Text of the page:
Remote access control is a necessary component of company security that ensures users can access systems securely and their data stays private. There are several approaches to implementing access control depending on the needs and resources a company has.
In computing, access control deals with authenticating and authorizing users, and logging access history for auditing purposes. It is one of the pillars of company security policies as it involves assigning and verifying user privileges to selected systems.
Nowadays, access control usually incorporates elements of zero trust, which is an approach that disregards implicit trust in users attempting to gain access and instead ascribes it on a least-privilege basis. That way users can only access those systems they actually need.
Authentication is a process that verifies the user’s access credentials. Traditionally, they consist of a username and password, but often include others, like one-time passcodes, security tokens, or biometric scans (collectively known as multi-factor authentication).
The purpose of authentication is to make sure the user is who they claim to be and to prevent access for unauthorized personnel.
During authorization, the user is assigned privileges that define what they are allowed to do in the systems they are accessing. For instance, some users can hold administrator rights, some edit rights, and some only be permitted to view the content.
There are several policy models that companies generally adopt.
Whenever a company gets hacked, the question they ask is, “How did they get in?” Access control is a vital mechanism among the data protection measures that businesses are using. A bulletproof access control strategy is one of your best defenses against data leakage.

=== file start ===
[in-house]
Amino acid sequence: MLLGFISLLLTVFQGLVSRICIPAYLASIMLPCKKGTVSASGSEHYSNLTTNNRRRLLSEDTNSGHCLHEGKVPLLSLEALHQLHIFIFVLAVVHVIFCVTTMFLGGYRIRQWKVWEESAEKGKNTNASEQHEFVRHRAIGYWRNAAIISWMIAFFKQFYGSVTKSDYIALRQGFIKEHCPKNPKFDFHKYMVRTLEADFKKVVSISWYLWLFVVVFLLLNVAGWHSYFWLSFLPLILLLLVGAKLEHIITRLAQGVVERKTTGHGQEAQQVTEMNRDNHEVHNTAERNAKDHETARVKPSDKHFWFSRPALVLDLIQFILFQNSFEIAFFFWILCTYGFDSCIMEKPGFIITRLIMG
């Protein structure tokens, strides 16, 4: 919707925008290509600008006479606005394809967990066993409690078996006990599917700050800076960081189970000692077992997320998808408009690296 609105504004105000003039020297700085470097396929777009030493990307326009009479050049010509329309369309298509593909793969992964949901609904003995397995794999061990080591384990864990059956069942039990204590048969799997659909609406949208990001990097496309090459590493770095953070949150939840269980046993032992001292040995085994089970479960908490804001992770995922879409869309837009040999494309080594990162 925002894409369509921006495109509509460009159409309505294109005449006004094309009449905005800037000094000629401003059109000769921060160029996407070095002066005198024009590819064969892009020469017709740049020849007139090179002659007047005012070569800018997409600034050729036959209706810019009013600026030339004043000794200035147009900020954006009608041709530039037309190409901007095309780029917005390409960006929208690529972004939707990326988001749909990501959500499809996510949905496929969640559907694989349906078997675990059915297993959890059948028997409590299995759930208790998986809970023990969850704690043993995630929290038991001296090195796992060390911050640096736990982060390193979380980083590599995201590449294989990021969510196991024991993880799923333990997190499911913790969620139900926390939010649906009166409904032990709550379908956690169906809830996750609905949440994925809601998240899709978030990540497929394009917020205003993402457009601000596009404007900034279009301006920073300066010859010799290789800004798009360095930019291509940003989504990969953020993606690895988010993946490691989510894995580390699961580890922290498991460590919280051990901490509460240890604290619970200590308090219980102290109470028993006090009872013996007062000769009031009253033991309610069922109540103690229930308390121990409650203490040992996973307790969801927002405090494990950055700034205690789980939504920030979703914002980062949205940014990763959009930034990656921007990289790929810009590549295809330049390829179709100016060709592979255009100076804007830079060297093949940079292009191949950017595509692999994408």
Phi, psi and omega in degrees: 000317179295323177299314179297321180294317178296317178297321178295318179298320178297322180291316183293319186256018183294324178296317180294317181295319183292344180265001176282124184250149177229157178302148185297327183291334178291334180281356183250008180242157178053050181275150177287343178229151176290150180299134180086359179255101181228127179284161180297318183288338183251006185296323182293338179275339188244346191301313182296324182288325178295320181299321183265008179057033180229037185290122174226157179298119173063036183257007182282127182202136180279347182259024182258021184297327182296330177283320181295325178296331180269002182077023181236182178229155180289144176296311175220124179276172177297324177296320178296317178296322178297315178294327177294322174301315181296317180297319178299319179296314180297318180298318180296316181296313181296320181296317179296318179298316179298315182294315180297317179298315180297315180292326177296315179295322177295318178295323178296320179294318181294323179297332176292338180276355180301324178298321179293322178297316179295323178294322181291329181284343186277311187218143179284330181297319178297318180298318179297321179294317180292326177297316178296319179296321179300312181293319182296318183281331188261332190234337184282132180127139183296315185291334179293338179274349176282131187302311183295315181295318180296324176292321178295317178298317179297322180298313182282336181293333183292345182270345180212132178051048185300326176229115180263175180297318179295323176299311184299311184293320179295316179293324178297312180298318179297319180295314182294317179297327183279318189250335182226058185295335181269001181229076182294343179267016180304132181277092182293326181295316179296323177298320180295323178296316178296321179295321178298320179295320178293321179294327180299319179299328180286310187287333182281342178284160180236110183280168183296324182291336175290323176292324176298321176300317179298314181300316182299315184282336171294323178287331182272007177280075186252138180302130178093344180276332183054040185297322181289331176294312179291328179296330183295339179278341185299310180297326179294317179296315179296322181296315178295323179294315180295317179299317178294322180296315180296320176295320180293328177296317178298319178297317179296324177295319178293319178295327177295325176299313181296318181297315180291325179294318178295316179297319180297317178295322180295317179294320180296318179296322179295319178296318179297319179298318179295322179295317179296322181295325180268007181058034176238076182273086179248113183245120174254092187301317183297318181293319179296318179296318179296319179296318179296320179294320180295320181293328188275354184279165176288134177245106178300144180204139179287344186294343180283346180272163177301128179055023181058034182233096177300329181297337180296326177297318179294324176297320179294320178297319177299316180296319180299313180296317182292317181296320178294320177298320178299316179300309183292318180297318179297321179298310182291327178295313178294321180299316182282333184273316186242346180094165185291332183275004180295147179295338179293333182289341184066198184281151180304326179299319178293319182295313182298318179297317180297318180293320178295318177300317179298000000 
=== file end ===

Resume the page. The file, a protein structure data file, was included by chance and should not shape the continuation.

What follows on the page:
Especially companies with multicloud infrastructures, whose systems, resources, and employees are often spread out far beyond company premises, need a robust remote access scheme to ensure users and sensitive data are protected from exposure when traveling over the internet.
Access credentials themselves are also a tempting target for interception, as credential mining can be a lucrative pursuit for those who have the means to steal them.
All this indicates two things. One, the attack surface is enormous, and, two, sending data via unsecured connections is risky to say the least. It is therefore essential to send your data via a private encrypted channel when accessing your systems remotely.
Restricting user access not only prevents deliberate tampering with data but also inadvertent mistakes. It’s common sense to restrict access to certain systems, allowing in only teams or departments that know how to use them.
However, if you have a lot of team members, setting up granular privileges for them is a lot of work, and can be tough to maintain in the long-term. Fortunately, access control solutions often offer mechanisms to make the work simpler and the whole system easier to manage.
GoodAccess creates a private virtual network of double-encrypted connections and uses the mechanism of access cards to implement access control. These access cards work very much like their real-world counterparts. You simply create an access card, choose which systems it authorizes access to, and assign it to users.
The benefit is three-fold:
You can try out GoodAccess’ access control yourself; just sign up for your 14-day trial.